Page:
Image of the Month - December 2017 - Multimodality imaging in a case of left atrial myxoma

Multimodality imaging in a case of left atrial myxoma

Williams, MG1; Lewis, K2; MacIver, DH3; Sheffield, E4, Gosling, O3

  1. Department of Cardiology, Bristol Heart Institute, Bristol, UK
  2. Department of Radiology, Musgrove Park Hospital, Taunton, UK
  3. Department of Cardiology, Musgrove Park Hospital, Taunton, UK
  4. Department of Pathology, North Bristol NHS Trust, Bristol, UK

An asymptomatic 52-year-old gentleman was referred to our district general hospital for routine review due to a family history of aortopathy. He had no past medical history and was normotensive. An initial transthoracic echocardiogram (TTE) revealed normal left ventricular function and normal indexed aortic root dimensions.

He returned for a follow up scan 5 years later and he was found to have asymptomatic moderate LV systolic dysfunction on TTE. Cardiovascular magnetic resonance imaging (CMR) was arranged. This confirmed moderate left ventricular impairment (ejection fraction 43%), no regional wall motion abnormality, no late gadolinium enhancement, a bicuspid aortic valve and a mildly dilated aortic root (Figure 1A-B). There was no evidence of an intra or extra-cardiac mass. The patient was commenced on a beta-blocker and angiotensin receptor blocker.  

Two years later (Figure 1C) a repeat TTE now demonstrated a large left atrial mass. He was admitted and a transoesophageal echocardiogram (Figure 1D) and a cardiac CT (Figure 1E-F) were performed which confirmed the presence of a 22 x 15 mm pedunculated left atrial mass attached to the interatrial septum. There was no evidence of metastases. The CT also confirmed normal coronary arteries.  He was discussed with our local cardiothoracic centre and was transferred urgently for surgical resection (Figure 1G). He has made an excellent recovery and subsequent histological analysis confirmed this was a myxoma.

 2017 dec IOTM myxoma final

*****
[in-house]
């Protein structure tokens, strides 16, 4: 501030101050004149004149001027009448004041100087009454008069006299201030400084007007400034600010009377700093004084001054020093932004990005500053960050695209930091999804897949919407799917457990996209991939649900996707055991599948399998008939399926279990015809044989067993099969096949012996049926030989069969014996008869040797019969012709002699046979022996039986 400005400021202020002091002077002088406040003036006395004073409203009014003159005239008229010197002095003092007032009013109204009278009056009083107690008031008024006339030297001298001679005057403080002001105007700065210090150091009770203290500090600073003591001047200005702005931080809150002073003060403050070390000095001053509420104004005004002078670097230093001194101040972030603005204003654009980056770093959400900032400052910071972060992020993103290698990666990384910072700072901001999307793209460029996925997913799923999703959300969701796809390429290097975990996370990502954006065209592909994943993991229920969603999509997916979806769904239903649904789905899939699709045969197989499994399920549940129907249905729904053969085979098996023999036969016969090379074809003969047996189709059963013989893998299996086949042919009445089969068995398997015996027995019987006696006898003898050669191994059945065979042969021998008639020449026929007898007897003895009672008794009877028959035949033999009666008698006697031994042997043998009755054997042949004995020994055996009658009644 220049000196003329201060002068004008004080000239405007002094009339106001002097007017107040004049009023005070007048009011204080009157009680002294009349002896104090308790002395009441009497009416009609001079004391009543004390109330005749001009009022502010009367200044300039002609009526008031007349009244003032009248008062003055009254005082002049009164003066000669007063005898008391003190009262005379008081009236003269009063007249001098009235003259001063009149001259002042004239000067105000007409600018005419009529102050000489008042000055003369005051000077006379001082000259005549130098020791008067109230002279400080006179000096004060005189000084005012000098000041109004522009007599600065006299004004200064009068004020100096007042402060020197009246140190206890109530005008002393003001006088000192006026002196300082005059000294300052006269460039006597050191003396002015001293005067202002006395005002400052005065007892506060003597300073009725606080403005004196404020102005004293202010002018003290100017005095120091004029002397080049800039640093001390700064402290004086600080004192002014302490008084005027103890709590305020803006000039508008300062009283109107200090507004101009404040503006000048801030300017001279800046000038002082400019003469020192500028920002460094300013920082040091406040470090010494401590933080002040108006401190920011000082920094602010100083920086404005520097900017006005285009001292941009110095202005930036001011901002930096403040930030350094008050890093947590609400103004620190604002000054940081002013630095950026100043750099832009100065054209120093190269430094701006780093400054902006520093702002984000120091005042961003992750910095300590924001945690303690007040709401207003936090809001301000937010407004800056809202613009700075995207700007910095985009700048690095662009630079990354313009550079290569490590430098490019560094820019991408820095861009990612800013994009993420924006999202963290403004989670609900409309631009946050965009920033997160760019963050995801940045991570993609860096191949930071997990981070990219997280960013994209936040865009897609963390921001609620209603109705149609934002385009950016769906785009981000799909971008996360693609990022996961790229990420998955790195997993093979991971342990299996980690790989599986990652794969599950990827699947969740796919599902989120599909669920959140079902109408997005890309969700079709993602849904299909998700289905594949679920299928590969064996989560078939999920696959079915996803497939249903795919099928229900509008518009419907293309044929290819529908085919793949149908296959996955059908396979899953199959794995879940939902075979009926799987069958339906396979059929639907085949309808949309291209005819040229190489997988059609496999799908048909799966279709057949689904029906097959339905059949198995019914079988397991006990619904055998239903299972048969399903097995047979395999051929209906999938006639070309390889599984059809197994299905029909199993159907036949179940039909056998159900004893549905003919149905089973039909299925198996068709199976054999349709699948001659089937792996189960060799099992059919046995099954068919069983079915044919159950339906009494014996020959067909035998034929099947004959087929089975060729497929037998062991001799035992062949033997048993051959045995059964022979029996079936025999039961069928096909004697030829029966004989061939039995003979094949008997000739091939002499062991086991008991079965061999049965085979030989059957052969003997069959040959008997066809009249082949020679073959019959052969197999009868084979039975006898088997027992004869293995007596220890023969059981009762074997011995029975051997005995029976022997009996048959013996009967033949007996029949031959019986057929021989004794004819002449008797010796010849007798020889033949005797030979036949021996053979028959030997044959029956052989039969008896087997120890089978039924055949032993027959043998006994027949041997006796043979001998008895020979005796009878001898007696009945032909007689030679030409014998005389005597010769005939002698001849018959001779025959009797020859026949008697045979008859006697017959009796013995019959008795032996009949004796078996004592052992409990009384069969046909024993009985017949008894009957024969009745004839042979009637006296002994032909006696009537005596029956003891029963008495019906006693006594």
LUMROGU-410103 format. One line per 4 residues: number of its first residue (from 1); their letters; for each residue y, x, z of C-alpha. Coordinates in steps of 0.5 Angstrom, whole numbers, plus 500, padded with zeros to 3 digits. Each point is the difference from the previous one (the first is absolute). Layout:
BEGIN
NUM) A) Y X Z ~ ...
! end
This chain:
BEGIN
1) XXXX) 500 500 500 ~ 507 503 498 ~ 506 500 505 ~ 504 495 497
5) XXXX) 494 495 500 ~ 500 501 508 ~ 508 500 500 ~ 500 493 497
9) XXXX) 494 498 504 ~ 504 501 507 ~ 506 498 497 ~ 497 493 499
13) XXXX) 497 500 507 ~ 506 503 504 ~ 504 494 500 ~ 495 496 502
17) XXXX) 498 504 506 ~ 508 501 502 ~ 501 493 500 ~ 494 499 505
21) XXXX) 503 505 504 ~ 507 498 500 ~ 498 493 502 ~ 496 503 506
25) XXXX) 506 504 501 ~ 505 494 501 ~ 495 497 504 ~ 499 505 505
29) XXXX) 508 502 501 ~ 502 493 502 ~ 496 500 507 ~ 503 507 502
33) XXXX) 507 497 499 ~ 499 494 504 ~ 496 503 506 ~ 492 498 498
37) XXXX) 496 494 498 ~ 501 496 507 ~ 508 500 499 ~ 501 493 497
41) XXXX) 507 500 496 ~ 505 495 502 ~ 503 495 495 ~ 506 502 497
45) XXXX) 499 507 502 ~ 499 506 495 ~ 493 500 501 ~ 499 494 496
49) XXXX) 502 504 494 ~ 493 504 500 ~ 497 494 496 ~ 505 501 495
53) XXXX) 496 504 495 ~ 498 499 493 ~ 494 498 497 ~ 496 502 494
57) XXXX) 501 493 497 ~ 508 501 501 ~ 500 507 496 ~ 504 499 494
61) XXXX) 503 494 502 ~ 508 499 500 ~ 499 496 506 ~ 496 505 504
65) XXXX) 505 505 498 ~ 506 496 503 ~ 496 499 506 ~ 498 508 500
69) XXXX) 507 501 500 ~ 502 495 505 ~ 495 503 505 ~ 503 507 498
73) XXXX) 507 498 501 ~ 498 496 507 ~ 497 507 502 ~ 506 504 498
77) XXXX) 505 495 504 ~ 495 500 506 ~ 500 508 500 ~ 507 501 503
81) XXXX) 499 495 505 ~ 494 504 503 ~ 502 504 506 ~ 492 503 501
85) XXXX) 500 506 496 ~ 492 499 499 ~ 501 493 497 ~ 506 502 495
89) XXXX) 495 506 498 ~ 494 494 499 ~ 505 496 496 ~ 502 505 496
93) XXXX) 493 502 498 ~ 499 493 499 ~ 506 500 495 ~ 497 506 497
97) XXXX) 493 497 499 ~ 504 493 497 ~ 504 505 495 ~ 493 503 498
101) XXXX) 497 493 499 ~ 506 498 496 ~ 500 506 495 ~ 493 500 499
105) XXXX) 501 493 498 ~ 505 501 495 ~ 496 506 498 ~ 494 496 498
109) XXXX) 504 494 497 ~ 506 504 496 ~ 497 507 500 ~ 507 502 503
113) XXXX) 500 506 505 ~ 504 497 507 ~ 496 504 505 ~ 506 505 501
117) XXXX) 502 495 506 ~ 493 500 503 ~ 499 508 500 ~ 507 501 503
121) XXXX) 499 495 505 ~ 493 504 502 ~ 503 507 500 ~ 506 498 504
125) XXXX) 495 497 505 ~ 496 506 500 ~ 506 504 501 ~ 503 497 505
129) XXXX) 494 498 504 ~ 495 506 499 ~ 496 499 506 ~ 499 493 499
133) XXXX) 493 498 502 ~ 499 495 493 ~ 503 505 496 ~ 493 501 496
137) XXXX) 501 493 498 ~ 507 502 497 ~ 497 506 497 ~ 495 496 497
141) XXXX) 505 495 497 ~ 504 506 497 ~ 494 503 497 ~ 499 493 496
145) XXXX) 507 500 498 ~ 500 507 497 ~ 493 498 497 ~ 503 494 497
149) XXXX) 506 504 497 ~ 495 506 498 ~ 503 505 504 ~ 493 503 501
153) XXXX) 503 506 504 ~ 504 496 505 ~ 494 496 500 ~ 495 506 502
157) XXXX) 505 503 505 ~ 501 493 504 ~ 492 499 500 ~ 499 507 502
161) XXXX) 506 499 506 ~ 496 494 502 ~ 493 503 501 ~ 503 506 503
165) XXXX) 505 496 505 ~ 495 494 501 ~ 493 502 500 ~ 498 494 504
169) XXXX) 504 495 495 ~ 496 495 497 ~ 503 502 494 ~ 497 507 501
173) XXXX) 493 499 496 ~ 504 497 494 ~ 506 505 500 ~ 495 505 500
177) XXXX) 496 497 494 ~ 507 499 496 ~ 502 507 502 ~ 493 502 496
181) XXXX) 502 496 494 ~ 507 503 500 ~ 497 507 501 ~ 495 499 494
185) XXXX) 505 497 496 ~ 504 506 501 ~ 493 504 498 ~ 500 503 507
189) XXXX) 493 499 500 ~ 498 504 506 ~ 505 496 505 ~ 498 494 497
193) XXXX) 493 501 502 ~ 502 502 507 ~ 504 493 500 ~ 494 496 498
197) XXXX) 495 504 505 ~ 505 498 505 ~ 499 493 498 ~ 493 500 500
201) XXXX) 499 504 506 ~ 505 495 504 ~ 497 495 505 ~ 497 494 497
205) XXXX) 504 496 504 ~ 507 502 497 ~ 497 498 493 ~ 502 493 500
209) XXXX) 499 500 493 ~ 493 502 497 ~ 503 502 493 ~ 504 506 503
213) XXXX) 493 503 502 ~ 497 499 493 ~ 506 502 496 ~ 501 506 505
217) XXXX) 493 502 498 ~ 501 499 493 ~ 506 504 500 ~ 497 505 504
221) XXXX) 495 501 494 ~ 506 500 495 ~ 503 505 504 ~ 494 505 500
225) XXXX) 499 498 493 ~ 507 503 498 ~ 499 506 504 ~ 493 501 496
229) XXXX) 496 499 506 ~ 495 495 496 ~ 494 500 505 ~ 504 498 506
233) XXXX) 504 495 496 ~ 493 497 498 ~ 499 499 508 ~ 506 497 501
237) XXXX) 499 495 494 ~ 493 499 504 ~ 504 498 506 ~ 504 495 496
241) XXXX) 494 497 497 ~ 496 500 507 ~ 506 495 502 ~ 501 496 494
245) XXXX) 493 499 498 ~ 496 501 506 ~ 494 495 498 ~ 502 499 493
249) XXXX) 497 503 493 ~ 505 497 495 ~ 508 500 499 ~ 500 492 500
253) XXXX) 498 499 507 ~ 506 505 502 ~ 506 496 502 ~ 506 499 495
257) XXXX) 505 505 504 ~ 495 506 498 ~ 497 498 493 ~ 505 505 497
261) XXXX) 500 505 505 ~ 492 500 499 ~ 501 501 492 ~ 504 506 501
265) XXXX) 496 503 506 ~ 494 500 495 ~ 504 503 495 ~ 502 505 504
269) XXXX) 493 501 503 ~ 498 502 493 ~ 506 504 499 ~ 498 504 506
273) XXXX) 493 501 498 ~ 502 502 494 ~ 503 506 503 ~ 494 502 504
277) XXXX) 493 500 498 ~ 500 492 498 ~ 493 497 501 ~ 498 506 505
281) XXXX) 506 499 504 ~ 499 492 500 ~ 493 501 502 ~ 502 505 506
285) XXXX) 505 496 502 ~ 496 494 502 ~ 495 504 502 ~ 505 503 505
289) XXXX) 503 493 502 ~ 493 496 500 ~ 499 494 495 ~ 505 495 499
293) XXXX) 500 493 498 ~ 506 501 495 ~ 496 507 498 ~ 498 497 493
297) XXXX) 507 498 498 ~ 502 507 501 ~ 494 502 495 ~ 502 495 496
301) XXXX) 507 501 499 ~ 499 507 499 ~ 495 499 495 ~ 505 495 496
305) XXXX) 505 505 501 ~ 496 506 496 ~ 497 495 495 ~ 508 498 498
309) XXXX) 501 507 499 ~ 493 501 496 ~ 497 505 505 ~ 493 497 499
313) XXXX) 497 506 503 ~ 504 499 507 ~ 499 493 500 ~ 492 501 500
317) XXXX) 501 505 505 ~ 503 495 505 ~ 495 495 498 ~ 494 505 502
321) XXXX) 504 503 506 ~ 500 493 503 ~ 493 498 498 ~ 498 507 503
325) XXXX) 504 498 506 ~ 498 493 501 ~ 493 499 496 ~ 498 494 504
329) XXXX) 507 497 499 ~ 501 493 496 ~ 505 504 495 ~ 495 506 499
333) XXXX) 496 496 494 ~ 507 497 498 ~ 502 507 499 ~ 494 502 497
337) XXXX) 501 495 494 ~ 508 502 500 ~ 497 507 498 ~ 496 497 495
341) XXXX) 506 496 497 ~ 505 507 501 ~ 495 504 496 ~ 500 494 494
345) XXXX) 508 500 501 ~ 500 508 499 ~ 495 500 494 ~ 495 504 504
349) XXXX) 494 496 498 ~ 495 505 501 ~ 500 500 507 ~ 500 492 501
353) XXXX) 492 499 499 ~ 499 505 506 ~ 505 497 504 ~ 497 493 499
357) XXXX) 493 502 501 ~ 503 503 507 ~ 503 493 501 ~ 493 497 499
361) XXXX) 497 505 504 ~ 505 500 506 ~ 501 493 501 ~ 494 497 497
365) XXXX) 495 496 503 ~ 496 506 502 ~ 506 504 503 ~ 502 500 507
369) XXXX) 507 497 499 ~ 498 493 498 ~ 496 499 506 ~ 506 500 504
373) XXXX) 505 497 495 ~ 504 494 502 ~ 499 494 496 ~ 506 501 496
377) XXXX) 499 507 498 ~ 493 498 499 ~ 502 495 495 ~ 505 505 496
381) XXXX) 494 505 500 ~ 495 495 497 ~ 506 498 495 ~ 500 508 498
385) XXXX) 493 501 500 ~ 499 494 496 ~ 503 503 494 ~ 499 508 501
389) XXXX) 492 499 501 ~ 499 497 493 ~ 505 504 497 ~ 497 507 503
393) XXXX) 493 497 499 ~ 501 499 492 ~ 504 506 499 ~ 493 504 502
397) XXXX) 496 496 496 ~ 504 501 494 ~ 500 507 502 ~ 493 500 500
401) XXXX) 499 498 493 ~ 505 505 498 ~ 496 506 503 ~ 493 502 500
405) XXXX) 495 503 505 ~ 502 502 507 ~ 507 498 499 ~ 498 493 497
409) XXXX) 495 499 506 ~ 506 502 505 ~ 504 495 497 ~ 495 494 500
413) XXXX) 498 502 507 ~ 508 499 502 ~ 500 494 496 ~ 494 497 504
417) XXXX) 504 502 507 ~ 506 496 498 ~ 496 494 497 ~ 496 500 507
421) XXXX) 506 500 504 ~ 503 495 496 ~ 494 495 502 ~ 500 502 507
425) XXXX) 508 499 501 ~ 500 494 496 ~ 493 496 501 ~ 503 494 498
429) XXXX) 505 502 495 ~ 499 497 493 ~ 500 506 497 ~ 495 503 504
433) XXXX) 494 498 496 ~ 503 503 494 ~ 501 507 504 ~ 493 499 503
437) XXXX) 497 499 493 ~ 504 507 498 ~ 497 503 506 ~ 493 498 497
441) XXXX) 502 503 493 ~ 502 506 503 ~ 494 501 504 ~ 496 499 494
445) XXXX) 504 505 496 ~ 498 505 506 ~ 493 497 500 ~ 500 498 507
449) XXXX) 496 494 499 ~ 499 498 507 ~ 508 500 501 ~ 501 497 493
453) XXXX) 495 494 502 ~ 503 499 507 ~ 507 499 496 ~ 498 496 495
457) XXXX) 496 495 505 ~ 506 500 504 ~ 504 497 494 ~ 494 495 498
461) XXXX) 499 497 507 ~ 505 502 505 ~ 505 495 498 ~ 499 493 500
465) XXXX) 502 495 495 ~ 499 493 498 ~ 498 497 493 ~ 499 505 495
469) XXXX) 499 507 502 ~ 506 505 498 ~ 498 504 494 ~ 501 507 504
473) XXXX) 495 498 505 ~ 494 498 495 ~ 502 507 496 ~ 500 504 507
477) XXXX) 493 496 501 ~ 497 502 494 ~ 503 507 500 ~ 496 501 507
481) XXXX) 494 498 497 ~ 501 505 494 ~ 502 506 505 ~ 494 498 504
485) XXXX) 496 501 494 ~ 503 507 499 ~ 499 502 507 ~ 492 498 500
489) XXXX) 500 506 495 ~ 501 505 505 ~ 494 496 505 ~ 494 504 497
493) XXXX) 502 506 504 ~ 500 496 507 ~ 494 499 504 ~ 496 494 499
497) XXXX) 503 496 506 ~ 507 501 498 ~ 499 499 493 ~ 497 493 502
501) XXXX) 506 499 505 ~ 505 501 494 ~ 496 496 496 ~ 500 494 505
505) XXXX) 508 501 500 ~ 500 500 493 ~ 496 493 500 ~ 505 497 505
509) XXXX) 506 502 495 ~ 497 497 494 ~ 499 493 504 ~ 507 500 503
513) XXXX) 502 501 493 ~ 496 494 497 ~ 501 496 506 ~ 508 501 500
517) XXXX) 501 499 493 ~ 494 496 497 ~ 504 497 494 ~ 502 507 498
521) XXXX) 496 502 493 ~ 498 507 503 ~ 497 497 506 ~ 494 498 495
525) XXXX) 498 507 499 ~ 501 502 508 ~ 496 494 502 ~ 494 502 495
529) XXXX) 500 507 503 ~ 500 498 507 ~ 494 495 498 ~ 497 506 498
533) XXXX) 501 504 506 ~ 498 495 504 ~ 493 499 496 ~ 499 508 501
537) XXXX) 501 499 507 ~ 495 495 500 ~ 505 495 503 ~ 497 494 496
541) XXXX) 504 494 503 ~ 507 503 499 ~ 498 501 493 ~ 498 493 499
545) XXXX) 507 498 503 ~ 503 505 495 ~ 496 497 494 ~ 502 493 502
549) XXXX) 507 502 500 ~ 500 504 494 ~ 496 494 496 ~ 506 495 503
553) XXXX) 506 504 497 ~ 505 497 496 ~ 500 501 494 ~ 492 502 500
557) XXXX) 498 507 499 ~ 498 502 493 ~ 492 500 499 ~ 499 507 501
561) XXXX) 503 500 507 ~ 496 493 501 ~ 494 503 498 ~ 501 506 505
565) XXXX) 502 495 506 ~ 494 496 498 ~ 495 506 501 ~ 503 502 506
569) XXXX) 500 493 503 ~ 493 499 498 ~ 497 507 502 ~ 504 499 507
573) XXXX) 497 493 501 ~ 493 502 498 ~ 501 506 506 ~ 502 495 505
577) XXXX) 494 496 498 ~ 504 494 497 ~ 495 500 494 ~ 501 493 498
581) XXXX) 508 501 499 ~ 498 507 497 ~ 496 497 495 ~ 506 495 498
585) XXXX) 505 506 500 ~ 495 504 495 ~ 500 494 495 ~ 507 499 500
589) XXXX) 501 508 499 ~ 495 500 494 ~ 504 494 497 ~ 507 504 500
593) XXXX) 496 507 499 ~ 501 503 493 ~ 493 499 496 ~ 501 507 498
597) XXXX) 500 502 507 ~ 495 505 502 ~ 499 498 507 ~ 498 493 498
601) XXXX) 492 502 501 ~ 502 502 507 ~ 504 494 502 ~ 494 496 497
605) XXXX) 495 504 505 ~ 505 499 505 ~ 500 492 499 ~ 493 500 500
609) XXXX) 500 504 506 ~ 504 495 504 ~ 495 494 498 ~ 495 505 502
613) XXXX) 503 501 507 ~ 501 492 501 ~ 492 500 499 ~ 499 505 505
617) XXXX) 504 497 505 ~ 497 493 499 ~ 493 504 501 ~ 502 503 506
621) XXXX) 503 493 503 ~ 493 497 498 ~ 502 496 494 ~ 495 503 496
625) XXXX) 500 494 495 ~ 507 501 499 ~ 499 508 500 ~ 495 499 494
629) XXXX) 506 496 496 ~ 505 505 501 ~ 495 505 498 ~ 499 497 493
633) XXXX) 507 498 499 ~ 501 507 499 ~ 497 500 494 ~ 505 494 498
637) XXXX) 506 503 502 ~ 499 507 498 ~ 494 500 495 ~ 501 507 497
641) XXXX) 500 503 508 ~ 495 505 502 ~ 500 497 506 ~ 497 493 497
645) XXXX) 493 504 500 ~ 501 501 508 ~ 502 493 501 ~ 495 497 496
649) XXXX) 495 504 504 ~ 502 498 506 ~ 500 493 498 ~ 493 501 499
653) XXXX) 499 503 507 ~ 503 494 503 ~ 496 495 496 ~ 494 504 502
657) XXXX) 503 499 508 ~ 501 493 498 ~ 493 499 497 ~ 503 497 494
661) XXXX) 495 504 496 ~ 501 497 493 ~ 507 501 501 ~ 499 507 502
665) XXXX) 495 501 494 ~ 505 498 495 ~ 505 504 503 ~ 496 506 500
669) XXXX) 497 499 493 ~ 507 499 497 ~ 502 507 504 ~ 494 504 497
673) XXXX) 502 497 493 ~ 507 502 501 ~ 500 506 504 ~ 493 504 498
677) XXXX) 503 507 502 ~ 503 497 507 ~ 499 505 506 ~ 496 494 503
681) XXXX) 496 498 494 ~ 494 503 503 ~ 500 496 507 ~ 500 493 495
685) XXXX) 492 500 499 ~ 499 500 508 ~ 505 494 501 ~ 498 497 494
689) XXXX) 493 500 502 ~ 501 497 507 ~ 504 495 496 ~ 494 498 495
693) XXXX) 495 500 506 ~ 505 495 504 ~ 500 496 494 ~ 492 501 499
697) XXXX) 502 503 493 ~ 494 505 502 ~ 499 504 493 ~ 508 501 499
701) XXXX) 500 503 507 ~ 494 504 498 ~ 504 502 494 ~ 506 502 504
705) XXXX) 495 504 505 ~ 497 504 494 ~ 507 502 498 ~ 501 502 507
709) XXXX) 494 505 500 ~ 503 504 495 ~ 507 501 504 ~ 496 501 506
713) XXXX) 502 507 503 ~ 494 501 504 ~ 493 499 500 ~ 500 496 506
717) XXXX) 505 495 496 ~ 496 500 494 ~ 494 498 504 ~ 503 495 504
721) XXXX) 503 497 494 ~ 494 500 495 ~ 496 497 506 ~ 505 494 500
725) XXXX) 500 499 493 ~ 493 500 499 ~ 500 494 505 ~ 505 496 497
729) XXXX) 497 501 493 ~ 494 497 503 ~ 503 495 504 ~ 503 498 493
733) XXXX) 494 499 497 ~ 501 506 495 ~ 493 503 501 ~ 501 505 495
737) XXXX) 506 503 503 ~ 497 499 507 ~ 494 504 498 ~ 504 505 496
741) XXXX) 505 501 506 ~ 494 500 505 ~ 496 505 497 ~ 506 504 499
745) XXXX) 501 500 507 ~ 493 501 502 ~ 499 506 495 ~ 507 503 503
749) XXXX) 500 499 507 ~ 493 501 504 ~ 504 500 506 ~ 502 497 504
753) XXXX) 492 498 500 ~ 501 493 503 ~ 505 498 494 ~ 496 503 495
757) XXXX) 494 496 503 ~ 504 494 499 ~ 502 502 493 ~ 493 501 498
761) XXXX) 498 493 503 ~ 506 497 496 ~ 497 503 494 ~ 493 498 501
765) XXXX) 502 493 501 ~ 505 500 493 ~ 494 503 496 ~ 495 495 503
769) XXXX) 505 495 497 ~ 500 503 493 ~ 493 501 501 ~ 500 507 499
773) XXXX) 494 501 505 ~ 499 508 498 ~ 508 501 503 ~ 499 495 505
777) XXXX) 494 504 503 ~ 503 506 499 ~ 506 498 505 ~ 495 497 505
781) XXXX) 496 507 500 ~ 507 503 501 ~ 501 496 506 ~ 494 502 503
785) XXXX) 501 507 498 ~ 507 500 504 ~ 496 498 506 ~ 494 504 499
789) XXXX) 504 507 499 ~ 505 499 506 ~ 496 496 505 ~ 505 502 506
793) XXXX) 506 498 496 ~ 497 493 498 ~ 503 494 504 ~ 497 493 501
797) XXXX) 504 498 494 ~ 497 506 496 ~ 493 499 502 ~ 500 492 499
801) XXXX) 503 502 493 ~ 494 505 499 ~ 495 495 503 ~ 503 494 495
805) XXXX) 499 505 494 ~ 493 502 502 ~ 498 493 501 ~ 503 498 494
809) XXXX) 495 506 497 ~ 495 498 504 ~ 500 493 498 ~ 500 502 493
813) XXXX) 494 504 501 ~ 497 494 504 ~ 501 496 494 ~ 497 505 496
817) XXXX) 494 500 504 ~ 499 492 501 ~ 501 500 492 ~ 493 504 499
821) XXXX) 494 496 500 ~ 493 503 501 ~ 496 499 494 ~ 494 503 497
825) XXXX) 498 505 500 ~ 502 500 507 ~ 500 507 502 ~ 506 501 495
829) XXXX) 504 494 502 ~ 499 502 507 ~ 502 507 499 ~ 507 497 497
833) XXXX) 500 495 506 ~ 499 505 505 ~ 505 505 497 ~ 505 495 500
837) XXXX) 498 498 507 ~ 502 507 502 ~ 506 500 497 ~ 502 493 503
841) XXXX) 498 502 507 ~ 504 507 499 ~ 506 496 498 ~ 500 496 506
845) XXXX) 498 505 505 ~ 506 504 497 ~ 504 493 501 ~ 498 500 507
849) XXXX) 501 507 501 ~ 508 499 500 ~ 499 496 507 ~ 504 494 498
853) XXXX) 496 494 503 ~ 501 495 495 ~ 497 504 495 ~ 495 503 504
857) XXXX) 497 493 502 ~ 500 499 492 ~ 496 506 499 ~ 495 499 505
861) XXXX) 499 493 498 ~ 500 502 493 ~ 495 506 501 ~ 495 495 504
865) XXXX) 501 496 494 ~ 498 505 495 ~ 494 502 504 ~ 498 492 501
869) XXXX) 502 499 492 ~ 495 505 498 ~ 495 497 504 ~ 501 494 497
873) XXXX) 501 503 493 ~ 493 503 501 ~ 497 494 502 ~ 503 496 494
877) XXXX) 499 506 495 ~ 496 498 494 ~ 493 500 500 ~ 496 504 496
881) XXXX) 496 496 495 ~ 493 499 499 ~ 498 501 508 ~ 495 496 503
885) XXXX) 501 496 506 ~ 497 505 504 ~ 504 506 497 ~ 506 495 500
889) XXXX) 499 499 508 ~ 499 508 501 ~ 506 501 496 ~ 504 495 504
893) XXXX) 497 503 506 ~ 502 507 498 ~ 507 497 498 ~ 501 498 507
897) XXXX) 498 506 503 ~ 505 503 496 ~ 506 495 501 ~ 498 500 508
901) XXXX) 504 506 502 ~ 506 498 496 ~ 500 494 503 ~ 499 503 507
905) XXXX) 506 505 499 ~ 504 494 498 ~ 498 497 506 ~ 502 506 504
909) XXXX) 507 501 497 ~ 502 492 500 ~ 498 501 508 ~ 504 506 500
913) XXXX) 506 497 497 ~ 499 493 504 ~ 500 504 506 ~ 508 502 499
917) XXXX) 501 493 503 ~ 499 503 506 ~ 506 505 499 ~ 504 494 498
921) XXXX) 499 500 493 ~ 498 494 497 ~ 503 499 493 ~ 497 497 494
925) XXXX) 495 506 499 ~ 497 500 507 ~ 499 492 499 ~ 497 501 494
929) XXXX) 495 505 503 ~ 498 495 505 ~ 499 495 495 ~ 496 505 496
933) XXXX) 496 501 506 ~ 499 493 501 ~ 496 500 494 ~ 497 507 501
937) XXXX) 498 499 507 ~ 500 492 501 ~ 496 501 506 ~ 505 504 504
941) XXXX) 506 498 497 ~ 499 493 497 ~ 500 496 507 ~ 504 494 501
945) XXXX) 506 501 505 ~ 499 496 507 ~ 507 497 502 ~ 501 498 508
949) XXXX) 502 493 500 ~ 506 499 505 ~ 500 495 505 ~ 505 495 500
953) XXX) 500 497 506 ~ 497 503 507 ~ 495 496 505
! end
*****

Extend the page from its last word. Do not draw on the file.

Figure 1:  4 (A) and 3 chamber (B) cardiac MRI images showing dilated aortic root and no evidence of atrial myxoma in 2015. C Subsequent transthoracic echocardiogram (2017) in the parasternal short axis showing echogenic lesion (white arrow) in the left atrium. D Transoesophageal echocardiogram (TOE) demonstrating the pedunculated lesion attached to the interatrial septum. Contrast-enhanced coronary CT angiogram showing the mass in the axial (E) and oblique (F) views. (G) Photograph of excised lesion prior to histological analysis

  

Multiple choice questions:

1.  What is the median age of presentation of a myxoma?

A) 20-30 years  

B)  30-40 years

C)  40-50 years
D) 50-60 years

E)  60-70 years

Answer C)

Cardiac myxomas are seen most frequently in adult females. At presentation, the median age is 49 years. However, cases have been reported in patients under 20 years and over 90 years of age1.  

2. Which statement regarding myxoma is correct?

A) Myxoma is the most common type of tumour found in the heart.

B) Treatment is urgent  due to high risk of fatal embolism and haemodynamic collapse

C)  Local recurrence is common and affects >20% of cases

D) Roughly half of myxomas are solitary

E) The right atrium is the most common location

Answer B)

Metastatic tumours are 20-40 times more common than myxomas, which are the most common primary cardiac tumour2. Surgical excision should be considered in all patients as a matter of urgency. Death from embolic complications between diagnosis and treatment has been estimated at between 8-10%3.  Local  recurrence  is rare affecting 3-4% of patients4. 90% of myxomas are solitary and the left atrium is the most common location representing 86% of myxomas1.  

 3. Which of the following statements regarding the appearance of a myxoma on CT is false?

A) They demonstrate high attenuation  on non-contrast CT

B) 10% are calcified

C) Pedunculated appearance

D) Heterogeneous contrast enhancement

E) May be seen to prolapse through the mitral valve

Answer A)

Myxomas usually exhibit low attenuation on non-contrast CT. 10% may be calcified, more commonly when they are located in the right atrium. They are often pedunculated and attached to the interatrial septum via a stalk. They enhance heterogeneously due to the individual tumours’ chronicity and degree of necrosis and haemorrhage. Large tumours may prolapse through the mitral valve and can cause LV inflow obstruction2.

 

References:

1Mir IA et al. Atrial myxoma ‘a review’ International journal of community medicine and public health 2016 Jan; 3(1):23-29

2Kassop D et al. Cardiac Masses on Cardiac CT: A Review. Current Cardiovascular Imaging Reports. 2014;7(8):9281. doi:10.1007/s12410-014-9281-1.

3Dato GMA et al.  Long term follow up of cardiac myxoma, (7-31years). Journal of Cardiovascular Surgery. 1993;34(2):114-43.

4Castells E et al. Cardiac myxoma: Surgical treatment, long term results and recurrence. J Cardiovasc Surg. 1993;34(1):49-53.

2Kassop D et al. Cardiac Masses on Cardiac CT: A Review. Current Cardiovascular Imaging Reports. 2014;7(8):9281. doi:10.1007/s12410-014-9281-1.

3Dato GMA et al.  Long term follow up of cardiac myxoma, (7-31years). Journal of Cardiovascular Surgery. 1993;34(2):114-43.

4Castells E et al. Cardiac myxoma: Surgical treatment, long term results and recurrence. J Cardiovasc Surg. 1993;34(1):49-53.